Portsmouth academy does Children in Need Tapathon

Julian Brown (60) with his family (l-r) son-in-law Paul Saunders (29), daughter Sara Saunders (28), wife Karen Brown (60) and daughter Kate Brown (31).

Picture: Sarah Standing (170958-5461) PPP-170721-151239001

Much-loved Horndean PE teacher retires after 35 years

0
Have your say

STEPPING up and making sure they gave it their best, members of a dance school took part in a Children in Need world record-breaking feat.

Members of the Giselle Academy, who meet in St Mark’s House, Derby Road, North End, joined scores of other schools for the national attempt.

The Giselle Academy took on a Guinness World Record Tapathon for Children in Need on Sunday

The Giselle Academy took on a Guinness World Record Tapathon for Children in Need on Sunday

Sixty tapdancers wearing Pudsey Bear ears tapped along to Pharrell Williams’ Happy twice during yesterday’s attempt.

There were two routines – a complicated one for older dancers and a simple one for youngsters.

Dancers ranged from the ages of five to 50 years old.

Karen Lee, of the academy members who organised the event, said: ‘We wanted to raise awareness and money of Children in Need, and highlight to our dancers that not all children have the opportunities they have.

‘I started organising things in June and we started rehearsing in September.

‘It has been really fun and exciting rehearsing for the record attempt, we really hope we can pull it off.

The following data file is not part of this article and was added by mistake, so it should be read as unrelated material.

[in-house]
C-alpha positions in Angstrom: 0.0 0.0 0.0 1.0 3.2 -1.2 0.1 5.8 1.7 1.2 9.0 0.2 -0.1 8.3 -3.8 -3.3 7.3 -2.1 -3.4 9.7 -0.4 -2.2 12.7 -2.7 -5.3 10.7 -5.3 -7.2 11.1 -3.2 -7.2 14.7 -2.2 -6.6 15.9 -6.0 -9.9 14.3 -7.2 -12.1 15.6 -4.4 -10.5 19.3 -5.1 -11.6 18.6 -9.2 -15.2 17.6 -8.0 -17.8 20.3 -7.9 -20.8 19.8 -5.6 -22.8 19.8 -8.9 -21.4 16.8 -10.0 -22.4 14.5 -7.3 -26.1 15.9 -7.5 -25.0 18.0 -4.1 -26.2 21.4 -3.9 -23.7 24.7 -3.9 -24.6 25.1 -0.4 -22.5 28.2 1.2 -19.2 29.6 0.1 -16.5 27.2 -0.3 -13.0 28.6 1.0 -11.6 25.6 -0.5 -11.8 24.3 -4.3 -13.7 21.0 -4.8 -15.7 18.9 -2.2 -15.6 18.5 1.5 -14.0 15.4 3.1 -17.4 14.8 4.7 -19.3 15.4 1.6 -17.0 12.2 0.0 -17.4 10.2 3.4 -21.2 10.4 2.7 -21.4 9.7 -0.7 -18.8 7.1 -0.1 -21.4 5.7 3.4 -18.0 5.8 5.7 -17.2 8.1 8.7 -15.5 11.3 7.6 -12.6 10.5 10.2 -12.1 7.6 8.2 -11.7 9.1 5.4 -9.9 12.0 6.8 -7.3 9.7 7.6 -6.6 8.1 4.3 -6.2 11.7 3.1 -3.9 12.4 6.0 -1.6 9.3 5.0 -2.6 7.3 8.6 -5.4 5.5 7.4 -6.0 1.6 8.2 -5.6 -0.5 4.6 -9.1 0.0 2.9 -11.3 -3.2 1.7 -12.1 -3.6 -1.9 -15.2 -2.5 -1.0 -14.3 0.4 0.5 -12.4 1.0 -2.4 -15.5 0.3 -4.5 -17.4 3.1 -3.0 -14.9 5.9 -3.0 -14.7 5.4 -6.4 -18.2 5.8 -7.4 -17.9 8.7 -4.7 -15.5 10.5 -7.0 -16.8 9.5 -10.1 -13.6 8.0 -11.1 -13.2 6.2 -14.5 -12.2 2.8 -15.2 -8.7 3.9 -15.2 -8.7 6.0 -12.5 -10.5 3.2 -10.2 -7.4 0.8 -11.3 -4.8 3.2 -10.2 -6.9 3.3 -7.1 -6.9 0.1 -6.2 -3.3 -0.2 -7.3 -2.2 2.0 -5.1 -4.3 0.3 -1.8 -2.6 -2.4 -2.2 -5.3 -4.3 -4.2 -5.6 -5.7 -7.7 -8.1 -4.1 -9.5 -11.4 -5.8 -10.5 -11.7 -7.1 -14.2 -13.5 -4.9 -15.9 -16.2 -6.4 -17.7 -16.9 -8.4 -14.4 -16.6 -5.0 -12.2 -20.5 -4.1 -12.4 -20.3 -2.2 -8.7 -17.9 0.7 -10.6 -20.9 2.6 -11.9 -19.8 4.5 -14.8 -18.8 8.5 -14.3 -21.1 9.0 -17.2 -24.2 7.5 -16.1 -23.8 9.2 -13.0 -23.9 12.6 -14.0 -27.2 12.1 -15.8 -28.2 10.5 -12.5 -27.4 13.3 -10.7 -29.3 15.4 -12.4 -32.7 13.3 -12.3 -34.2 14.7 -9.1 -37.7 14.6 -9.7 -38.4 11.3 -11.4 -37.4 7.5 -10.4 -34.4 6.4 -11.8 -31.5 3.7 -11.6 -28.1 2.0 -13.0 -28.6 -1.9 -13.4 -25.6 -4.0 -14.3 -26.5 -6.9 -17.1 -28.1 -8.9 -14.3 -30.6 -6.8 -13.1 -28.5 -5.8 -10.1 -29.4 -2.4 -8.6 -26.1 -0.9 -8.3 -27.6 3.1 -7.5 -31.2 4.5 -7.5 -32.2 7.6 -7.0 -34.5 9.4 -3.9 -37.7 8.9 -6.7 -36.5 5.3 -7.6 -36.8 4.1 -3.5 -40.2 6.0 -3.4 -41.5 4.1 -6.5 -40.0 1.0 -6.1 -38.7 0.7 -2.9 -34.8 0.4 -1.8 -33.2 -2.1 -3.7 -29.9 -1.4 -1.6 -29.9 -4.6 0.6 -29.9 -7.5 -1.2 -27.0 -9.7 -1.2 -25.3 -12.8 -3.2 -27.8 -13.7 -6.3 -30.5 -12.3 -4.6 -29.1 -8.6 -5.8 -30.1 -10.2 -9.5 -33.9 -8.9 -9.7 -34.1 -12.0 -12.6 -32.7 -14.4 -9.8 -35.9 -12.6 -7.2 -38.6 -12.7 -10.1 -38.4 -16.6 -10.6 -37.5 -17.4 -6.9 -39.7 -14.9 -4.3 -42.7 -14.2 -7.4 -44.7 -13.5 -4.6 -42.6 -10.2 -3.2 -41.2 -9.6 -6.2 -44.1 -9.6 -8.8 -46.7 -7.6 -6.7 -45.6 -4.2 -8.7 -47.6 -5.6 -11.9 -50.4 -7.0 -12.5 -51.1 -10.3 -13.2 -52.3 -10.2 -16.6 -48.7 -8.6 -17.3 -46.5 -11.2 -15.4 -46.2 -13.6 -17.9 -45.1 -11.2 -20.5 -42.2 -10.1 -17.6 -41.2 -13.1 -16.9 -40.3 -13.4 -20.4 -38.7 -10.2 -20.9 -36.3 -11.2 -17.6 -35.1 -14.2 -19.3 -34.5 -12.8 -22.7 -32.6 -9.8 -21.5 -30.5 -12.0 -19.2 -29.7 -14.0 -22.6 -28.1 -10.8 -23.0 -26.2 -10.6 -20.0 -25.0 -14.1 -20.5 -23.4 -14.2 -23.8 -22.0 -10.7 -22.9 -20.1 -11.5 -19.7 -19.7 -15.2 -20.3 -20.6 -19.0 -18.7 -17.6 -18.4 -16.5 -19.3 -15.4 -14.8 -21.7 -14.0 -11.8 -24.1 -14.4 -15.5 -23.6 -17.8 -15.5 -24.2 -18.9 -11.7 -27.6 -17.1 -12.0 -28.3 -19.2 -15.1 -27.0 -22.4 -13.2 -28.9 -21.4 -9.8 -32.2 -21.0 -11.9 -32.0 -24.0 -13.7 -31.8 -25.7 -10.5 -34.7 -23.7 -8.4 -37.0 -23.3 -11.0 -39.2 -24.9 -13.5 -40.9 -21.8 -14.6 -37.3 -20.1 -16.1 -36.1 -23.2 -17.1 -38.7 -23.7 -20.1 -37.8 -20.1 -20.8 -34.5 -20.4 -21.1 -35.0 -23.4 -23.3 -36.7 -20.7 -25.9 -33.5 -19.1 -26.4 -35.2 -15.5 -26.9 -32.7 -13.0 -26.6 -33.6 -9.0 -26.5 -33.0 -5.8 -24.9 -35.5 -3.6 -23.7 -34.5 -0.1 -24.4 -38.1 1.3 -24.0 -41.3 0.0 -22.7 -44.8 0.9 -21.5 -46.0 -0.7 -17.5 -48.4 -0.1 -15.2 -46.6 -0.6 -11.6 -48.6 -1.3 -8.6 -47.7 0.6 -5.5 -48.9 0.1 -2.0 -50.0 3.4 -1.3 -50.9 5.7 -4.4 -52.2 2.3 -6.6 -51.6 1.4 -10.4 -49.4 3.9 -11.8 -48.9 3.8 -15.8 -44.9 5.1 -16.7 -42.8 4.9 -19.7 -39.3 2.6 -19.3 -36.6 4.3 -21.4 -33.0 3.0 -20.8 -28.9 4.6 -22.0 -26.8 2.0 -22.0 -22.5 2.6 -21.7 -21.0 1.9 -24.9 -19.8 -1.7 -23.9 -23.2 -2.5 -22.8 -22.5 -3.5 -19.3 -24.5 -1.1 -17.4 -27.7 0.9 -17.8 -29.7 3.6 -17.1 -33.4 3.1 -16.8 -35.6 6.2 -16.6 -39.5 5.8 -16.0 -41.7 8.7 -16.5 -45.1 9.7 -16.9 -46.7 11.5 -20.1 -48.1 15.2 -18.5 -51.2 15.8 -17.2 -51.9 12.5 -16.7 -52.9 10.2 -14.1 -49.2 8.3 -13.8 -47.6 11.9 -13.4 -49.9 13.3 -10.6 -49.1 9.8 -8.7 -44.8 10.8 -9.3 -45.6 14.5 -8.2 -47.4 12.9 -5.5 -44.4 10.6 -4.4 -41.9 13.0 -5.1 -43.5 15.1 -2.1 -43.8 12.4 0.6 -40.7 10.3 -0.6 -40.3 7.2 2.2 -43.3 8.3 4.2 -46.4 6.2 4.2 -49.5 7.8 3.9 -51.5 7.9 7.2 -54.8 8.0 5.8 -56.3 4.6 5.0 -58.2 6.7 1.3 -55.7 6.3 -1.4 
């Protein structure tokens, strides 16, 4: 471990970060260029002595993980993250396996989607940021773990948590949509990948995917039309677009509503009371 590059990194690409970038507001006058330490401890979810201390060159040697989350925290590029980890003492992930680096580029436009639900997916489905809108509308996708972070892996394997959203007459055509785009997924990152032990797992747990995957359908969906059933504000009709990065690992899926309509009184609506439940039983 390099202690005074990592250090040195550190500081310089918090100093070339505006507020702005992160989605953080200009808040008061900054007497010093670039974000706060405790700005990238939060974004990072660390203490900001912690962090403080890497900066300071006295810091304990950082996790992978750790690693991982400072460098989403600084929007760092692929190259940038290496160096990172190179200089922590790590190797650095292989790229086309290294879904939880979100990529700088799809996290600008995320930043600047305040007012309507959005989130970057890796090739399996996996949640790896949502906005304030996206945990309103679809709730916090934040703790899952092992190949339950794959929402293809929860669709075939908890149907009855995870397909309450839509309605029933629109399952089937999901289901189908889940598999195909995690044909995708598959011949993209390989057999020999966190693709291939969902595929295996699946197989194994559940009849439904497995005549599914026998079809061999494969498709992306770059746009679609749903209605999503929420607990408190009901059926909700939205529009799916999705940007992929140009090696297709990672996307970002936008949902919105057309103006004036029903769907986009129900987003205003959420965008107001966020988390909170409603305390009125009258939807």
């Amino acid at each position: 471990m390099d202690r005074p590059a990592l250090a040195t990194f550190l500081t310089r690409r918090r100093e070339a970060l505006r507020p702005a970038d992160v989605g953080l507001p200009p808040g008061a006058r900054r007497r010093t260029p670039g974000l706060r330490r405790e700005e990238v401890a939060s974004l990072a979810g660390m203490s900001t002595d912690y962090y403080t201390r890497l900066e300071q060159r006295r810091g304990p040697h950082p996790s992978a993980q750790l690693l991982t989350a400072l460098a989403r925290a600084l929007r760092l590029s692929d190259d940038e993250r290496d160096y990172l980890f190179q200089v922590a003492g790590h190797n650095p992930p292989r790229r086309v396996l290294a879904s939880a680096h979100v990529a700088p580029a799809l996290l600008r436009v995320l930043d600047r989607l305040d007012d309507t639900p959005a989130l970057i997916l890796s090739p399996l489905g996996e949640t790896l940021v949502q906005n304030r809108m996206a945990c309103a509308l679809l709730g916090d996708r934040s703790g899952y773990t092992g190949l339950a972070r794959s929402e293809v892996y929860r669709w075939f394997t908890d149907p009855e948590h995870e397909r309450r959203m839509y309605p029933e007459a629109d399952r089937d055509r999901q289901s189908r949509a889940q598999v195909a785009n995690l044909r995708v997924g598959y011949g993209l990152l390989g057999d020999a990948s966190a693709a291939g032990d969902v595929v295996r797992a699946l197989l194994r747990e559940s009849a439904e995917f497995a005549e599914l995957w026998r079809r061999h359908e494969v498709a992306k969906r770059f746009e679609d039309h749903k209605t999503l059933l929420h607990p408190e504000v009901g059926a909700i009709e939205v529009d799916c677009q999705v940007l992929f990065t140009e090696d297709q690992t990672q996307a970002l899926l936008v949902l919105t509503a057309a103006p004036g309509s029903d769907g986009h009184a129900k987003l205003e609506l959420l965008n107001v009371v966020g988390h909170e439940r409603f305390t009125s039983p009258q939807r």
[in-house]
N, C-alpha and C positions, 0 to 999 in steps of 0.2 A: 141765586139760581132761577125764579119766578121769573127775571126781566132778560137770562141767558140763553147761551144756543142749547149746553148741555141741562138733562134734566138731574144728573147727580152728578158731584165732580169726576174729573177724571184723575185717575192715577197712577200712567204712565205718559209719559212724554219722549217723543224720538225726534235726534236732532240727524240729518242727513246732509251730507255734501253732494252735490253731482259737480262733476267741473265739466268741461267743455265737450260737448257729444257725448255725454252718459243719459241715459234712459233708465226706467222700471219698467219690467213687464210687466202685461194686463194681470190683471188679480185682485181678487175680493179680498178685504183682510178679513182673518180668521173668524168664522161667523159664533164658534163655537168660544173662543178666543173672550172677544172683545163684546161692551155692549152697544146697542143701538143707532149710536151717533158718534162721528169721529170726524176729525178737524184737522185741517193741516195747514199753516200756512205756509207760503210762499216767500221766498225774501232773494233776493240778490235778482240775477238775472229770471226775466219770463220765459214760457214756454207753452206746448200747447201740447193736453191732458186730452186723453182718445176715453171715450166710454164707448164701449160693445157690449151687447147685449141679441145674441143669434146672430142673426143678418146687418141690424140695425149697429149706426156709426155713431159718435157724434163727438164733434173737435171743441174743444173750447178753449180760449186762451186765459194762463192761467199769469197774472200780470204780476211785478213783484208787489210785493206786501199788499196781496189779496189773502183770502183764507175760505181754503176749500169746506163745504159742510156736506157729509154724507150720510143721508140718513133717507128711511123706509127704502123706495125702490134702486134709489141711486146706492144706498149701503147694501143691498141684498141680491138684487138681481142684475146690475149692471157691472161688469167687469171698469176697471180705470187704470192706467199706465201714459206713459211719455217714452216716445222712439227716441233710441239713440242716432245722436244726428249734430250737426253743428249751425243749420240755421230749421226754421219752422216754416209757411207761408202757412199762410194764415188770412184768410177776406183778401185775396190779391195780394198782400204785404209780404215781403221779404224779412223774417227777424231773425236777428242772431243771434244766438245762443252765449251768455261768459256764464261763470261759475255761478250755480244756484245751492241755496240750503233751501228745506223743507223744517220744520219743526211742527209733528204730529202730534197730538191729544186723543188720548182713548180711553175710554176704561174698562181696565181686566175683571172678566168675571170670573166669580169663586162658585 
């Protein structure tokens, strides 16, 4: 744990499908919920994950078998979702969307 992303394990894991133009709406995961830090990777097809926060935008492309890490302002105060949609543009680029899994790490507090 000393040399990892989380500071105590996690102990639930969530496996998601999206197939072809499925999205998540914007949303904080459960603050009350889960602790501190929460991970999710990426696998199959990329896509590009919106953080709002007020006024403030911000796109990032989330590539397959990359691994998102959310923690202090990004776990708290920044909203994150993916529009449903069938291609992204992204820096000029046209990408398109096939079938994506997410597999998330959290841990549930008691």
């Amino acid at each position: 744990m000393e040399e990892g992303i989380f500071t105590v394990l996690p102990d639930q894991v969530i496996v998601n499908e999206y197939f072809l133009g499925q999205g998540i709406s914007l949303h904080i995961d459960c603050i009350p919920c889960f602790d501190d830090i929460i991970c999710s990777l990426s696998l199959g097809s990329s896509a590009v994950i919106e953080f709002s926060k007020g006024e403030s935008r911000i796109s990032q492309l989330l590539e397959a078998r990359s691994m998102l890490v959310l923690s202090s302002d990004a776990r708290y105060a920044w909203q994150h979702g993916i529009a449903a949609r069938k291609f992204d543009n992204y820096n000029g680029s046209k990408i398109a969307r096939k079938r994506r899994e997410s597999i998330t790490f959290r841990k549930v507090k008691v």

‘We had to take a picture of all those taking part and send it to officials at the Guinness Book of World Records, then at exactly 1pm we all took part in the dance.’

The academy has raised £600 by buying official tapathon T-shirts.

The current record of the largest number of tap dancers across multiple venues stands at 7,596.

Emily Blades, 11, has been dancing since she was aged three, and was happy to take part in the bid.

She said: ‘It’s really been fun doing this challenge.

‘I love dancing and I’ve been able to see my friends more.

‘We had been practising the routine at home a lot.

‘It’s also helped me see not all children have things like I do, and hopefully we can help them.’

And Amelie Evans, nine, said the simple dance steps meant she enjoyed the record-breaking attempt.

She said: ‘The dance steps weren’t too difficult, so you could have a good go at the 
dance.

‘I really hope we break the world record.’

The tapathon was organised by The Performers Project and this is the fifth year.

Adjudicators will reveal whether the record has been broken later this week.